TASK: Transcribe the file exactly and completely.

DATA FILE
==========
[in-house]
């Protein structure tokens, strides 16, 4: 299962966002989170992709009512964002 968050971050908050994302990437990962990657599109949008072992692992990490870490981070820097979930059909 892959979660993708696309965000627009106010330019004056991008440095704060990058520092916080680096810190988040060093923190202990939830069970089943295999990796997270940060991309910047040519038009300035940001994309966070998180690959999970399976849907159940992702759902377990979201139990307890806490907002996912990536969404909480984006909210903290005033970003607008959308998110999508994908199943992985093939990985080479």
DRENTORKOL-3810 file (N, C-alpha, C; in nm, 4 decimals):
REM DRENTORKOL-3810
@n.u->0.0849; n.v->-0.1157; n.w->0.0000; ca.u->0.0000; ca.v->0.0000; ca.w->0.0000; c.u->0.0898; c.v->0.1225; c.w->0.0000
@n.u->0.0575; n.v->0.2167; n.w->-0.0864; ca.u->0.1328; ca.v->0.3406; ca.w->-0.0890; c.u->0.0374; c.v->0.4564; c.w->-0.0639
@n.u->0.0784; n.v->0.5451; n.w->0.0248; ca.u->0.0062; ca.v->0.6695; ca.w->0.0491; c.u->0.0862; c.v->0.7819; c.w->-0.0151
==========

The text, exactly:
[in-house]
């Protein structure tokens, strides 16, 4: 299962966002989170992709009512964002 968050971050908050994302990437990962990657599109949008072992692992990490870490981070820097979930059909 892959979660993708696309965000627009106010330019004056991008440095704060990058520092916080680096810190988040060093923190202990939830069970089943295999990796997270940060991309910047040519038009300035940001994309966070998180690959999970399976849907159940992702759902377990979201139990307890806490907002996912990536969404909480984006909210903290005033970003607008959308998110999508994908199943992985093939990985080479």
DRENTORKOL-3810 file (N, C-alpha, C; in nm, 4 decimals):
REM DRENTORKOL-3810
@n.u->0.0849; n.v->-0.1157; n.w->0.0000; ca.u->0.0000; ca.v->0.0000; ca.w->0.0000; c.u->0.0898; c.v->0.1225; c.w->0.0000
@n.u->0.0575; n.v->0.2167; n.w->-0.0864; ca.u->0.1328; ca.v->0.3406; ca.w->-0.0890; c.u->0.0374; c.v->0.4564; c.w->-0.0639
@n.u->0.0784; n.v->0.5451; n.w->0.0248; ca.u->0.0062; ca.v->0.6695; ca.w->0.0491; c.u->0.0862; c.v->0.7819; c.w->-0.0151